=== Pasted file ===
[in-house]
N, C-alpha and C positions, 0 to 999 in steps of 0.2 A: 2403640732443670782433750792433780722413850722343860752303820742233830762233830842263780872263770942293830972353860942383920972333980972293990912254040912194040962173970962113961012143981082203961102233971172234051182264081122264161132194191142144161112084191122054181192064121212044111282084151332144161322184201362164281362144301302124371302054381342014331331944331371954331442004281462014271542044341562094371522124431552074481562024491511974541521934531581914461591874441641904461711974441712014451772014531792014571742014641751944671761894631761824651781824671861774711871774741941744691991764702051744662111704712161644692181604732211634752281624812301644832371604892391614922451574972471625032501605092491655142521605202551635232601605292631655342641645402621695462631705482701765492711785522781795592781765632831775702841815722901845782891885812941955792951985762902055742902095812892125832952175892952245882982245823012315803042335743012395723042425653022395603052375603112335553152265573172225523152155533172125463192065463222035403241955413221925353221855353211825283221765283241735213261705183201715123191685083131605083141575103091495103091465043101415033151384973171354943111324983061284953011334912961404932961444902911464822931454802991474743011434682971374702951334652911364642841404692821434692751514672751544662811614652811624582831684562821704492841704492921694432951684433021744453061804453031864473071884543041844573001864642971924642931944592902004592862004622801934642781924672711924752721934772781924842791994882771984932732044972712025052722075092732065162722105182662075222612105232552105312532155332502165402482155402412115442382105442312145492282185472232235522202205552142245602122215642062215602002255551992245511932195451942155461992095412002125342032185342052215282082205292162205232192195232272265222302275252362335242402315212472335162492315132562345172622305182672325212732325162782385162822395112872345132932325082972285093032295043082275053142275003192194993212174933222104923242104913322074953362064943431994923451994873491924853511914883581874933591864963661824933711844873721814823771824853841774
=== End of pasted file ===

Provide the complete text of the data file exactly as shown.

[in-house]
N, C-alpha and C positions, 0 to 999 in steps of 0.2 A: 2403640732443670782433750792433780722413850722343860752303820742233830762233830842263780872263770942293830972353860942383920972333980972293990912254040912194040962173970962113961012143981082203961102233971172234051182264081122264161132194191142144161112084191122054181192064121212044111282084151332144161322184201362164281362144301302124371302054381342014331331944331371954331442004281462014271542044341562094371522124431552074481562024491511974541521934531581914461591874441641904461711974441712014451772014531792014571742014641751944671761894631761824651781824671861774711871774741941744691991764702051744662111704712161644692181604732211634752281624812301644832371604892391614922451574972471625032501605092491655142521605202551635232601605292631655342641645402621695462631705482701765492711785522781795592781765632831775702841815722901845782891885812941955792951985762902055742902095812892125832952175892952245882982245823012315803042335743012395723042425653022395603052375603112335553152265573172225523152155533172125463192065463222035403241955413221925353221855353211825283221765283241735213261705183201715123191685083131605083141575103091495103091465043101415033151384973171354943111324983061284953011334912961404932961444902911464822931454802991474743011434682971374702951334652911364642841404692821434692751514672751544662811614652811624582831684562821704492841704492921694432951684433021744453061804453031864473071884543041844573001864642971924642931944592902004592862004622801934642781924672711924752721934772781924842791994882771984932732044972712025052722075092732065162722105182662075222612105232552105312532155332502165402482155402412115442382105442312145492282185472232235522202205552142245602122215642062215602002255551992245511932195451942155461992095412002125342032185342052215282082205292162205232192195232272265222302275252362335242402315212472335162492315132562345172622305182672325212732325162782385162822395112872345132932325082972285093032295043082275053142275003192194993212174933222104923242104913322074953362064943431994923451994873491924853511914883581874933591864963661824933711844873721814823771824853841774